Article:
Some characteristics of the technology sector:
- It seems to be in constant flux. Huge, established companies wither away into nothing in less than a decade, and new ones crop up.
- It is extremely wealthy.
- It is relatively easy to access, in terms of careers and company creation.
So why are we on the alt-right not infiltrating it?
Think about it. A large amount of our problems come from the absence of financial backing. A network of tech-minded alt-righters could easily spring up; there are more than enough intelligent people in our movement. As soon as one or a few of us get some traction, we can engage in low-key (and later on, blatant) political nepotism to begin getting a political foothold on the tech sector.
I propose the following outline:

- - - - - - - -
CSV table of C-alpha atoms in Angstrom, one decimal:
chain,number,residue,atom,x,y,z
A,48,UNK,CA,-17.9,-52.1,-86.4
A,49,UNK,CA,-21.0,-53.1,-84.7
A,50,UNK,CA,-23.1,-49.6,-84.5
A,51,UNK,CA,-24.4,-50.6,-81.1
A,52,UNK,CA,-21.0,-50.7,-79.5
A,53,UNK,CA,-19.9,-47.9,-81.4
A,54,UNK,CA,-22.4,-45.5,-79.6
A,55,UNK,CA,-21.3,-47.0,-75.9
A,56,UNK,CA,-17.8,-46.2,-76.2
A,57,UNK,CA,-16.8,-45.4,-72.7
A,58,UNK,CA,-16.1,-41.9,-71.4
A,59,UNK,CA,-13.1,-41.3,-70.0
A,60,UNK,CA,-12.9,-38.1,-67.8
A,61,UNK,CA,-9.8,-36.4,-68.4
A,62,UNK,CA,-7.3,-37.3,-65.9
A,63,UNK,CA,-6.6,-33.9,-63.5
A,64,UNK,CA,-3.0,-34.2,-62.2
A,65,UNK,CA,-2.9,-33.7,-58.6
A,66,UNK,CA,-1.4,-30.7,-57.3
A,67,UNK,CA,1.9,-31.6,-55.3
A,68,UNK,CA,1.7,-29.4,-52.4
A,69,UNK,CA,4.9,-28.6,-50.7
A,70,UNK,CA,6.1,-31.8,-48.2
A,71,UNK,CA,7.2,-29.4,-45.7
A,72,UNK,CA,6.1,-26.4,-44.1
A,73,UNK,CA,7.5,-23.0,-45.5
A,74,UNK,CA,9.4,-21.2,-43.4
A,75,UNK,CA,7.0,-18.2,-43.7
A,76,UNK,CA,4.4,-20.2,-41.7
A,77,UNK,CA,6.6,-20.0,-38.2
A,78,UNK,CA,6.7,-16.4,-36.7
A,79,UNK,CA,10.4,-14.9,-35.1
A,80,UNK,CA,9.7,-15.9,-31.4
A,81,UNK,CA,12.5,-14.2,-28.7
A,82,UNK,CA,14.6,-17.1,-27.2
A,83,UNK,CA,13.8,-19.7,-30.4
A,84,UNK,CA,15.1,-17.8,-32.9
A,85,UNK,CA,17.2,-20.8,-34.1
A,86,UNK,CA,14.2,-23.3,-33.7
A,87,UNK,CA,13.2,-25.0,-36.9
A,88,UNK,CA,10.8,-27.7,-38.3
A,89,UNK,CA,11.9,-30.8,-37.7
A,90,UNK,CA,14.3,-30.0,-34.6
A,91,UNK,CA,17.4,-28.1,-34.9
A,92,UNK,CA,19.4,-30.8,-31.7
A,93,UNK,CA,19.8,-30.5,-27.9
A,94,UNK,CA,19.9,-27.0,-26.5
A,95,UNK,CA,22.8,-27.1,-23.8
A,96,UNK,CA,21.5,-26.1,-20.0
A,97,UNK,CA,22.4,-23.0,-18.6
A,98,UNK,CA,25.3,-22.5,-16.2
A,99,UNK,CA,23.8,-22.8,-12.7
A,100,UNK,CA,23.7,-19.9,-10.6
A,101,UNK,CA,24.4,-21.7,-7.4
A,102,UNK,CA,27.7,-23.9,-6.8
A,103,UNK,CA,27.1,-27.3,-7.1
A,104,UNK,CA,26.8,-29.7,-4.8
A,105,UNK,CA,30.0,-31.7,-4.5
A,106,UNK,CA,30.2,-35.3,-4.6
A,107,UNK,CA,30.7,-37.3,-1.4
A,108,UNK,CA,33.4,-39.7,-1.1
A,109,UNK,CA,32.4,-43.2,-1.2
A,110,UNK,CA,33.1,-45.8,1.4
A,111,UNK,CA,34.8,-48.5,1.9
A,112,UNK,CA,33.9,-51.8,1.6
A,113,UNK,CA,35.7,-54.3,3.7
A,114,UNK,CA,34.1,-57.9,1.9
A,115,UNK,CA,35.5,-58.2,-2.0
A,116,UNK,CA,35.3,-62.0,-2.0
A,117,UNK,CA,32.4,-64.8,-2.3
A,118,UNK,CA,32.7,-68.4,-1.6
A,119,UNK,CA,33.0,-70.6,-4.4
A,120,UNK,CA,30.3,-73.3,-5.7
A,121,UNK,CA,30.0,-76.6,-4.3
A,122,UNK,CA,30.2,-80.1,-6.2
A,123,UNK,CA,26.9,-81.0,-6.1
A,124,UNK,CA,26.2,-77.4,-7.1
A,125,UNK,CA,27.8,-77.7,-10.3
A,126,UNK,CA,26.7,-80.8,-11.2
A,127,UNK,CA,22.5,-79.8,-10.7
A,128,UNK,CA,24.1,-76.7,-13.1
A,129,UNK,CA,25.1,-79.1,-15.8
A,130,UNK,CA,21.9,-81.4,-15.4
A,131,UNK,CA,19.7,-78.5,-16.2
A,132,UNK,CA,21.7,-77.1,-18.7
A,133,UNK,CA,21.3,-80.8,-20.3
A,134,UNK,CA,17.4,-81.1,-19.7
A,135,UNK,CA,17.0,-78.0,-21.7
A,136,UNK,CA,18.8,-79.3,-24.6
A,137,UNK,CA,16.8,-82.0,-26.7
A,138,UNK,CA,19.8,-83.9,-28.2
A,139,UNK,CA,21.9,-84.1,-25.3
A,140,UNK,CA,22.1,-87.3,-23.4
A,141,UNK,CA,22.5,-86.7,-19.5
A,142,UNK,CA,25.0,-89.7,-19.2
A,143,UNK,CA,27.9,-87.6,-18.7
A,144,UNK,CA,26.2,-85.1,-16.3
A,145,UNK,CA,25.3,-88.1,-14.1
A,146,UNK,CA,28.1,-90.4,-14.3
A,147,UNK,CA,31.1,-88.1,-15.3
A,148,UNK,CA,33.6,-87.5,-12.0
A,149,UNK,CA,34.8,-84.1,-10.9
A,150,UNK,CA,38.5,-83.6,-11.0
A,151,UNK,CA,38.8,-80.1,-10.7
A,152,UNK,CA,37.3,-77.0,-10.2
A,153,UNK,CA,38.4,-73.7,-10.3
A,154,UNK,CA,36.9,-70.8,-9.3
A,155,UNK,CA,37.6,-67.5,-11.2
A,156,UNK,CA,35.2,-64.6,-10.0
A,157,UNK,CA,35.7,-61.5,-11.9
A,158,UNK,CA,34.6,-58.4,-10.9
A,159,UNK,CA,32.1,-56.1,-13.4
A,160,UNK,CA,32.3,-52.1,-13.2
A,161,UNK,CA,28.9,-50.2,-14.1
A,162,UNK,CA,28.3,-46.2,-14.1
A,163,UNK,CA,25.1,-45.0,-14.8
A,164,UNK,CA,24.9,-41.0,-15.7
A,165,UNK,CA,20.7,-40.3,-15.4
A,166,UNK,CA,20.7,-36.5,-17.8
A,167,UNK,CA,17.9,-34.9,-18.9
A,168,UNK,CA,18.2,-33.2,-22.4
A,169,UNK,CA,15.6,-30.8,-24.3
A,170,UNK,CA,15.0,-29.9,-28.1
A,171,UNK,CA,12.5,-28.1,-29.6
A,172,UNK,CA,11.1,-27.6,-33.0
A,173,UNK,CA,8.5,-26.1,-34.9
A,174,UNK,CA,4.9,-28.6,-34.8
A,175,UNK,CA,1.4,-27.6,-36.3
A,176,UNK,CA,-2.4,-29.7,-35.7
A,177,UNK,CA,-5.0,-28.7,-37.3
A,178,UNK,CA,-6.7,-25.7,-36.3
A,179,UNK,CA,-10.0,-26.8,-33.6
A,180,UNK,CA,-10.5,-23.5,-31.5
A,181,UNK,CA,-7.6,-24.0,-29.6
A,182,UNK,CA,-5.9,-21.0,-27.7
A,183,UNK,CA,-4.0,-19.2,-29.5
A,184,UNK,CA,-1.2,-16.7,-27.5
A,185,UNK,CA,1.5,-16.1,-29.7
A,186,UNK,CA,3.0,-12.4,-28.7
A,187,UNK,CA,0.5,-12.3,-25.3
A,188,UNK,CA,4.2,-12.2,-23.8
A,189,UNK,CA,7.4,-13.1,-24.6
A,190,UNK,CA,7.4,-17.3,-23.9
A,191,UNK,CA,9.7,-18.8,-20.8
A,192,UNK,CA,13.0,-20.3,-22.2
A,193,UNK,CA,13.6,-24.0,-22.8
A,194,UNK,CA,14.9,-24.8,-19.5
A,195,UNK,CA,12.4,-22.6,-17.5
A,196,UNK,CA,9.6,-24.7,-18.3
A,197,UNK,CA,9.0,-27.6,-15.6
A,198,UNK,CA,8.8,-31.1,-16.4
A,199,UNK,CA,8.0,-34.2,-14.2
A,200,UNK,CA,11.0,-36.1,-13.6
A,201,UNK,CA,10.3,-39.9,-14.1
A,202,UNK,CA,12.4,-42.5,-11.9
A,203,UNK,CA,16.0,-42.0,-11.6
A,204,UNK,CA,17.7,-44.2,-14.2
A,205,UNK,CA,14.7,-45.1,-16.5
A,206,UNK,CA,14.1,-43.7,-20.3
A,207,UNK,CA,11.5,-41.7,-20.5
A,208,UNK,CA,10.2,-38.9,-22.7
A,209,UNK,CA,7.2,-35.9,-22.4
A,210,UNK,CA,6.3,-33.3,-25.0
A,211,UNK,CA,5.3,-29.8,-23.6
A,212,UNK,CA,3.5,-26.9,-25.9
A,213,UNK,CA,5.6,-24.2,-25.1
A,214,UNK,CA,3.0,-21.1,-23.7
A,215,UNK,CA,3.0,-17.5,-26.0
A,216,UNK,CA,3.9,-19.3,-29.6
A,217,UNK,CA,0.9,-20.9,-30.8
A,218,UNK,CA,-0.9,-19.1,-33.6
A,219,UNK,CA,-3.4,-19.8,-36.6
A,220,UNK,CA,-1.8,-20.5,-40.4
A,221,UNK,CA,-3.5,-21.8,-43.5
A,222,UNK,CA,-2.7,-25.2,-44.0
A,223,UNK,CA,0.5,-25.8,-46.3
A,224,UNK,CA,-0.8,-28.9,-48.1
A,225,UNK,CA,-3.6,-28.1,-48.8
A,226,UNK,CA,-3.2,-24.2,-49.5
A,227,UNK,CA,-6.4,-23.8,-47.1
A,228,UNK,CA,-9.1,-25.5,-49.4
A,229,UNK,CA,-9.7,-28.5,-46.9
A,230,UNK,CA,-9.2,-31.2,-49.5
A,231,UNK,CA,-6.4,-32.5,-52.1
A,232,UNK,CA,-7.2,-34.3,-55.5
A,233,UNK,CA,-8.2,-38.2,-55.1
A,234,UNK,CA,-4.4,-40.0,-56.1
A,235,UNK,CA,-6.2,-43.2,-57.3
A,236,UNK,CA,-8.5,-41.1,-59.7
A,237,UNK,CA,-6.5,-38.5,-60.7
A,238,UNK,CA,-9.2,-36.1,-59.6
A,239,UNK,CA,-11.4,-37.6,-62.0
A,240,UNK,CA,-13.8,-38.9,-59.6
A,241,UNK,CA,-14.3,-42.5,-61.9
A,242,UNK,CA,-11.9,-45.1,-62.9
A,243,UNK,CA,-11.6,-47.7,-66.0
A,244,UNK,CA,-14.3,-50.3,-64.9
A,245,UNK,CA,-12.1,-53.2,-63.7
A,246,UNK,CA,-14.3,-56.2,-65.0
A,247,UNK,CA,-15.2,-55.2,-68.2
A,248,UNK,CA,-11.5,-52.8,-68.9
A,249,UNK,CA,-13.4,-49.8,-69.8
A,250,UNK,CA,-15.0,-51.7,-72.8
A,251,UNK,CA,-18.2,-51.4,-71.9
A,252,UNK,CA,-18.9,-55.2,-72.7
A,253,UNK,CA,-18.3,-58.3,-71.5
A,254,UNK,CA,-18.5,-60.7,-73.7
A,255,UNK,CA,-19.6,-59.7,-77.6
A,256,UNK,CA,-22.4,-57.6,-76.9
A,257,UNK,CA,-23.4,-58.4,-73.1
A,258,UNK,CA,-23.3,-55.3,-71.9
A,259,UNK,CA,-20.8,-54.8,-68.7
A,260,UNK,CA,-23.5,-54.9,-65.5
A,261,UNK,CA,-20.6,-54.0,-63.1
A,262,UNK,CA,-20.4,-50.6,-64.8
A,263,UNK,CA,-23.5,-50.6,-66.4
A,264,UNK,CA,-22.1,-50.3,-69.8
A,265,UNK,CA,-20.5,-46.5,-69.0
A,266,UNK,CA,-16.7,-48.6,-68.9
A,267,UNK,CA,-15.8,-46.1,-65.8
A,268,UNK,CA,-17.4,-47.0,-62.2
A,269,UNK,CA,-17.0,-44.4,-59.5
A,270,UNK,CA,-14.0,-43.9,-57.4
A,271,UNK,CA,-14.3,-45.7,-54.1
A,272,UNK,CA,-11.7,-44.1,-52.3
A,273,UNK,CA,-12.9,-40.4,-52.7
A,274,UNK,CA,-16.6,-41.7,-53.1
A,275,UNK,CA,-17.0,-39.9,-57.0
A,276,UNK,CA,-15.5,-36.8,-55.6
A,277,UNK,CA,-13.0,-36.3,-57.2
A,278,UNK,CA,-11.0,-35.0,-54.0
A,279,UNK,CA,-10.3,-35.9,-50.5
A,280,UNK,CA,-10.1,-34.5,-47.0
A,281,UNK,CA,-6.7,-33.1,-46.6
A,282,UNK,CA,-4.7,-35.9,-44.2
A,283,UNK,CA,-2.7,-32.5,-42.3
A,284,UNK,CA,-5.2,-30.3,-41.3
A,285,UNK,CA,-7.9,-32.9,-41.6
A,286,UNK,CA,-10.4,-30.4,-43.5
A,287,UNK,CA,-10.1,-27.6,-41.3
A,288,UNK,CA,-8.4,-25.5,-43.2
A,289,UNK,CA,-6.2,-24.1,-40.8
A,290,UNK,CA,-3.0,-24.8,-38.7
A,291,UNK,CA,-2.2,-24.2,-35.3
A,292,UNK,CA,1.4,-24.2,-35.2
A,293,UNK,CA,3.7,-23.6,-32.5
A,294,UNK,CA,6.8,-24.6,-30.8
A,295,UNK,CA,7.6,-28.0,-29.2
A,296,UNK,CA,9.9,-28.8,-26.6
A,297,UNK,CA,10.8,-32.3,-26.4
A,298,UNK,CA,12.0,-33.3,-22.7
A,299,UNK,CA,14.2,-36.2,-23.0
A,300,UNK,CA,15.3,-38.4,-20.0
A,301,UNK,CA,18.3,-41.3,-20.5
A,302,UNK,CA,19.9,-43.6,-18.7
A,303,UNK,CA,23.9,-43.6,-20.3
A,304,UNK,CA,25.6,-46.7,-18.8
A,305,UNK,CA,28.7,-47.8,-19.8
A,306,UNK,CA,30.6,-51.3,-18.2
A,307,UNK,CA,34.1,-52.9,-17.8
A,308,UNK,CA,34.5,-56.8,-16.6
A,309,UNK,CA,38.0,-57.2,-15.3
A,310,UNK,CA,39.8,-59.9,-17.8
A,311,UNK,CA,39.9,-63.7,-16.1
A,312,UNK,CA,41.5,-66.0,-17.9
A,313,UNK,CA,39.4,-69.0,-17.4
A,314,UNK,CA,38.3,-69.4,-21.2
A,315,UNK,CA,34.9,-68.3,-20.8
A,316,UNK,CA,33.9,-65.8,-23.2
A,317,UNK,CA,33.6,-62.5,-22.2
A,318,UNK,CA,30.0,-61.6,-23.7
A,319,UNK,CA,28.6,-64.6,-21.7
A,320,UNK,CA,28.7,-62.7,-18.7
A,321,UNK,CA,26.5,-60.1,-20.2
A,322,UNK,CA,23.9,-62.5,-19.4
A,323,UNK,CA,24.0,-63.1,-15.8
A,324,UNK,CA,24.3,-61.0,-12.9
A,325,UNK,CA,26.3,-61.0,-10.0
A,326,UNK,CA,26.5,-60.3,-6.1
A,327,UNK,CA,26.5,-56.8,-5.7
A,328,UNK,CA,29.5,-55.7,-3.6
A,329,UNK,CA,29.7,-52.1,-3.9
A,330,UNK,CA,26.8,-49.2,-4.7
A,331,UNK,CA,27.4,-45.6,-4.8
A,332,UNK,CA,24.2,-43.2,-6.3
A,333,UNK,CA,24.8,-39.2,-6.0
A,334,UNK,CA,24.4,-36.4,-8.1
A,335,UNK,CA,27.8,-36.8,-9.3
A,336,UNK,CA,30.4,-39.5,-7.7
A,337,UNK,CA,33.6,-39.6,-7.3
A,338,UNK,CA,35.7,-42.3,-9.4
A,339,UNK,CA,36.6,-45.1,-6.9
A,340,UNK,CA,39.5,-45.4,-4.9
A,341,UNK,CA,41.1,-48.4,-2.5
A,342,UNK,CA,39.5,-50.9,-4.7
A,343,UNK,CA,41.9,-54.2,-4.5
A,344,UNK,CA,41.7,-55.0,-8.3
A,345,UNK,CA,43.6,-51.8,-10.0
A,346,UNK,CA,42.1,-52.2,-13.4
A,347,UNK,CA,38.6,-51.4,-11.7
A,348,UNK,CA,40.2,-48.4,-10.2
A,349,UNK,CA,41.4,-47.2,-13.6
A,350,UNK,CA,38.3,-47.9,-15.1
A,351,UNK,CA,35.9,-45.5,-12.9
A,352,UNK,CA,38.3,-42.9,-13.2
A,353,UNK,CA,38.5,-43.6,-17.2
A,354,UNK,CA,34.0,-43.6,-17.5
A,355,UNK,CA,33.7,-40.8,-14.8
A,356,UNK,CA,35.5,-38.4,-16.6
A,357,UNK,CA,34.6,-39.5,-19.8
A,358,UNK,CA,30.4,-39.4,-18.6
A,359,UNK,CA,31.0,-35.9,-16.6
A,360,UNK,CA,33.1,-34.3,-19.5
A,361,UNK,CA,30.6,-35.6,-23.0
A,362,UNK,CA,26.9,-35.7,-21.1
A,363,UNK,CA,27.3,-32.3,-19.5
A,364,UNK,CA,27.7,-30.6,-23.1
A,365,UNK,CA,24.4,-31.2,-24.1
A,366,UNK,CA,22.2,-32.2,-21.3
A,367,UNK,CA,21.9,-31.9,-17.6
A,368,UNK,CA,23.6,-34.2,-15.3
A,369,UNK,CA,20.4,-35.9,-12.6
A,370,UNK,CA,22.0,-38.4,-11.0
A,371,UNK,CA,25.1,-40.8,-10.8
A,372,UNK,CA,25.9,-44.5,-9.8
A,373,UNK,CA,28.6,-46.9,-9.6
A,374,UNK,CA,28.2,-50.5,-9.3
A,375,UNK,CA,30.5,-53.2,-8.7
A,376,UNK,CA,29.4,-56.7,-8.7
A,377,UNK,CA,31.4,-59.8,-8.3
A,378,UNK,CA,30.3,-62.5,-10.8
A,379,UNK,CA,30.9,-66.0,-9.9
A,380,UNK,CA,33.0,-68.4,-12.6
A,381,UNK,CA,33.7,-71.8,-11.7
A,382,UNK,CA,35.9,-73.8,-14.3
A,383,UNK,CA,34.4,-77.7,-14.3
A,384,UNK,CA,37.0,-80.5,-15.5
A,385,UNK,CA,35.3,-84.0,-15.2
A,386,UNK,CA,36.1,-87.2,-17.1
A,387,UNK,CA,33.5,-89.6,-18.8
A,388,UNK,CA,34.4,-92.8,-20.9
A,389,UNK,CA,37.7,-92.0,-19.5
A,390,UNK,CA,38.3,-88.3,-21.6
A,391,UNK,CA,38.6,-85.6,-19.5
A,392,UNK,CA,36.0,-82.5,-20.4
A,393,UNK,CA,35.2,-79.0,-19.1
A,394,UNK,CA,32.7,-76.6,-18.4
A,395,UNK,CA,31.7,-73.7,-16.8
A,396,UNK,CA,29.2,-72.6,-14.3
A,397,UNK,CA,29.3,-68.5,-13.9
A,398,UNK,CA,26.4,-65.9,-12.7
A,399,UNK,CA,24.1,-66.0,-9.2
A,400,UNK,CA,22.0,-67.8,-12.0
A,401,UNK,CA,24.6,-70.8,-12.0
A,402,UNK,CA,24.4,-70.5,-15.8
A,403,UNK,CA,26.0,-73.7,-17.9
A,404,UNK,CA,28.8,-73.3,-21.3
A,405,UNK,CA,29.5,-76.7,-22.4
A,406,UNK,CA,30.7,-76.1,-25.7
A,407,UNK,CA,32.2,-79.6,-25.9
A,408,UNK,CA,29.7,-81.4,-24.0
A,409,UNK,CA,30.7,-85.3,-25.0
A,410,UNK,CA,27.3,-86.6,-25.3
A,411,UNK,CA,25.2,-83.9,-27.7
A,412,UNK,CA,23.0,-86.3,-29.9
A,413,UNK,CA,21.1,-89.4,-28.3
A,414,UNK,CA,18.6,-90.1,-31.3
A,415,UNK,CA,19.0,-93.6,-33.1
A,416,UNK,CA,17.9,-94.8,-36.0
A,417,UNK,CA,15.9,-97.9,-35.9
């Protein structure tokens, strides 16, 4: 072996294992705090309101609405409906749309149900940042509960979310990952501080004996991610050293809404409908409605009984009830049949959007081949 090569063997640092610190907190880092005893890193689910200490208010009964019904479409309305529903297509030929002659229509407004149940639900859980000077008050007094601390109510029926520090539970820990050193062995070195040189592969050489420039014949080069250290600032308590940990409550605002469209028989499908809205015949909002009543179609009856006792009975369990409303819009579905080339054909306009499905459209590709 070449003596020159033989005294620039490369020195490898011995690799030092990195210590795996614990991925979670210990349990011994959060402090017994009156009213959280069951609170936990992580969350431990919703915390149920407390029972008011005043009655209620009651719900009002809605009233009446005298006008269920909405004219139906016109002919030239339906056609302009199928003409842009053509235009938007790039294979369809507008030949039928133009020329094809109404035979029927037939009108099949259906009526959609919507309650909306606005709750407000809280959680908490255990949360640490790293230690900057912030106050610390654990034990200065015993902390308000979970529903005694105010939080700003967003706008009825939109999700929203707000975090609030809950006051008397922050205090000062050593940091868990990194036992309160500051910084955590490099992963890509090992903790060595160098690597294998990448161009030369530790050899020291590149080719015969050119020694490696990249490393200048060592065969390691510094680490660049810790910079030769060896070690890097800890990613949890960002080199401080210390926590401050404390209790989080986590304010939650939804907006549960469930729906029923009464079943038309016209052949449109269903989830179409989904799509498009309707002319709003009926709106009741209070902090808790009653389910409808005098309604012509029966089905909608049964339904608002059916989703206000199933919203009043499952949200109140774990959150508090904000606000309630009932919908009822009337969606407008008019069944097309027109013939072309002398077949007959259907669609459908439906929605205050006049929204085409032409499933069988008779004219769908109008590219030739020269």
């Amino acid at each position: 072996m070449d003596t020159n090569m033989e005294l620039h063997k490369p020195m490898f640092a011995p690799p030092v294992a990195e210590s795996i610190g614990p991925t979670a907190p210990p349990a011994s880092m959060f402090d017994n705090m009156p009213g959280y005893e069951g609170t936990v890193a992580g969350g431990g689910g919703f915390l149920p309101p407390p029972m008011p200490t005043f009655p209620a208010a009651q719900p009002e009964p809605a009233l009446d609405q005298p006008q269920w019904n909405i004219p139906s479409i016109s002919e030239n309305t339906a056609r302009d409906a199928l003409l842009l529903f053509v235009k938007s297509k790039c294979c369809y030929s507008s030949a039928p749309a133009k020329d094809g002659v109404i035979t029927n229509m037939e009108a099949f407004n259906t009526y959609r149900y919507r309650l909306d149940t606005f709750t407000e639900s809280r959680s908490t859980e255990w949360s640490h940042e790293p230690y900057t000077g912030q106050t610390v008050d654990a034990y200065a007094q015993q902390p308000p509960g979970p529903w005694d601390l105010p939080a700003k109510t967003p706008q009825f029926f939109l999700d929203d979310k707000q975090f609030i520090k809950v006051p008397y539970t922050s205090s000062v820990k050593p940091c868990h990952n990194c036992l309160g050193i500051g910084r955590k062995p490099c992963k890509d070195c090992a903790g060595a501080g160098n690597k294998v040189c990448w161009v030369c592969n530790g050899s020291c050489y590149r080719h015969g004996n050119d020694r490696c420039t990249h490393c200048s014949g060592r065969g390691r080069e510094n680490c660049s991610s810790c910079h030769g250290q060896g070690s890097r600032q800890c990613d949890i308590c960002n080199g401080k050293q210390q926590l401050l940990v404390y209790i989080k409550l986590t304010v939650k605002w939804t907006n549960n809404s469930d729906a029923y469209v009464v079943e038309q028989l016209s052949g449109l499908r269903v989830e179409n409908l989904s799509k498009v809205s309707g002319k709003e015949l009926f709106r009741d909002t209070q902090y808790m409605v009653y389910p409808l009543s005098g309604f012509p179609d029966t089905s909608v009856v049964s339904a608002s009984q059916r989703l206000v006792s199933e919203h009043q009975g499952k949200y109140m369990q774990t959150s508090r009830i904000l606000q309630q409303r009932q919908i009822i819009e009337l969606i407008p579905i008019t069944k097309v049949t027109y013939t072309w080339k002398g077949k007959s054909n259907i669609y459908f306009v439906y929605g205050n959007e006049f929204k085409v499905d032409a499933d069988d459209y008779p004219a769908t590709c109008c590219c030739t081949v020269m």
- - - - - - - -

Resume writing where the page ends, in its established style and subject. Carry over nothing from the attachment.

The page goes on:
- If you’re an intelligent (IQ > 120) alt-righter, learn to code, and begin educating yourself about technology. Don’t worry about “not having a math/science brain.” Anyone with an IQ over that threshold can find a technological field in which he excels.
- Join a big company if you have to, and get some experience in the industry.
- Either begin freelancing or start your own company.
(note: what follows is a rough-and-ready ballpark estimate. Treat it as such.)
The immensely wealthy technology sector employed under 7 million people in February of this year. I have not been able to find any reliable measures of alt-right sentiment with a quick search, so let’s ballpark the number of alt-right types as roughly one quarter of Trump voters. Hillary seems to think that roughly half of his voters are in the “basket of deplorables,” so this is really a pessimistic estimate for the alt-right, compared to hers. Let’s say that Trump voters are 40% of the population (not necessarily 40% of likely voters). Suppose that a small fraction of those – say, 2 million – went into the tech sector. Hey, what do you know? Now a significant minority of one of the wealthiest segments of the economy is alt-right. The effect on politics and culture would be profound, to say the least.